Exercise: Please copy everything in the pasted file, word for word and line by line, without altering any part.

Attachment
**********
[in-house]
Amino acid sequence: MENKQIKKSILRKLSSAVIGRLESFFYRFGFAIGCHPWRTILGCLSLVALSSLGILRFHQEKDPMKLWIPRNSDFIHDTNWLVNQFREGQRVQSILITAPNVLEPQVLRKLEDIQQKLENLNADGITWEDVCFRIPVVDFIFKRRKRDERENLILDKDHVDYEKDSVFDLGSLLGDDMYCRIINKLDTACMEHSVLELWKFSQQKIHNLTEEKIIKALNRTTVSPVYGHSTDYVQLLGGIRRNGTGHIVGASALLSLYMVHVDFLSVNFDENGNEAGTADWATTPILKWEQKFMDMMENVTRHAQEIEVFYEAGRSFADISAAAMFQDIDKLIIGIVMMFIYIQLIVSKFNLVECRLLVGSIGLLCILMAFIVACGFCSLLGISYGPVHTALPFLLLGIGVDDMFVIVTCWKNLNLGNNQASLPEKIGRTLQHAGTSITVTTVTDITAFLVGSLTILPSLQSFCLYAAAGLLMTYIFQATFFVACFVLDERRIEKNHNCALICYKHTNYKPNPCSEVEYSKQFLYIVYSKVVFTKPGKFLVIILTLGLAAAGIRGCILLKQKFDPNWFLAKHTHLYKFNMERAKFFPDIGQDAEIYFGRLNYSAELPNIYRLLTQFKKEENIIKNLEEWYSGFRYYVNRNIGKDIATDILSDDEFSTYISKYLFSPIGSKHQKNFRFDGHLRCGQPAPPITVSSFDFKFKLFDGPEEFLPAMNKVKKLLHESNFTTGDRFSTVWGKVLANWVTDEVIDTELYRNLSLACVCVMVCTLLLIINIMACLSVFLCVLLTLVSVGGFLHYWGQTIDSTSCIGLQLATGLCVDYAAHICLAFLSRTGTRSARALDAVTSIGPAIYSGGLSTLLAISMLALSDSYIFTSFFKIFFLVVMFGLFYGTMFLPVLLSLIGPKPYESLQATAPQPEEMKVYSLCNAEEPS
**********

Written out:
[in-house]
Amino acid sequence: MENKQIKKSILRKLSSAVIGRLESFFYRFGFAIGCHPWRTILGCLSLVALSSLGILRFHQEKDPMKLWIPRNSDFIHDTNWLVNQFREGQRVQSILITAPNVLEPQVLRKLEDIQQKLENLNADGITWEDVCFRIPVVDFIFKRRKRDERENLILDKDHVDYEKDSVFDLGSLLGDDMYCRIINKLDTACMEHSVLELWKFSQQKIHNLTEEKIIKALNRTTVSPVYGHSTDYVQLLGGIRRNGTGHIVGASALLSLYMVHVDFLSVNFDENGNEAGTADWATTPILKWEQKFMDMMENVTRHAQEIEVFYEAGRSFADISAAAMFQDIDKLIIGIVMMFIYIQLIVSKFNLVECRLLVGSIGLLCILMAFIVACGFCSLLGISYGPVHTALPFLLLGIGVDDMFVIVTCWKNLNLGNNQASLPEKIGRTLQHAGTSITVTTVTDITAFLVGSLTILPSLQSFCLYAAAGLLMTYIFQATFFVACFVLDERRIEKNHNCALICYKHTNYKPNPCSEVEYSKQFLYIVYSKVVFTKPGKFLVIILTLGLAAAGIRGCILLKQKFDPNWFLAKHTHLYKFNMERAKFFPDIGQDAEIYFGRLNYSAELPNIYRLLTQFKKEENIIKNLEEWYSGFRYYVNRNIGKDIATDILSDDEFSTYISKYLFSPIGSKHQKNFRFDGHLRCGQPAPPITVSSFDFKFKLFDGPEEFLPAMNKVKKLLHESNFTTGDRFSTVWGKVLANWVTDEVIDTELYRNLSLACVCVMVCTLLLIINIMACLSVFLCVLLTLVSVGGFLHYWGQTIDSTSCIGLQLATGLCVDYAAHICLAFLSRTGTRSARALDAVTSIGPAIYSGGLSTLLAISMLALSDSYIFTSFFKIFFLVVMFGLFYGTMFLPVLLSLIGPKPYESLQATAPQPEEMKVYSLCNAEEPS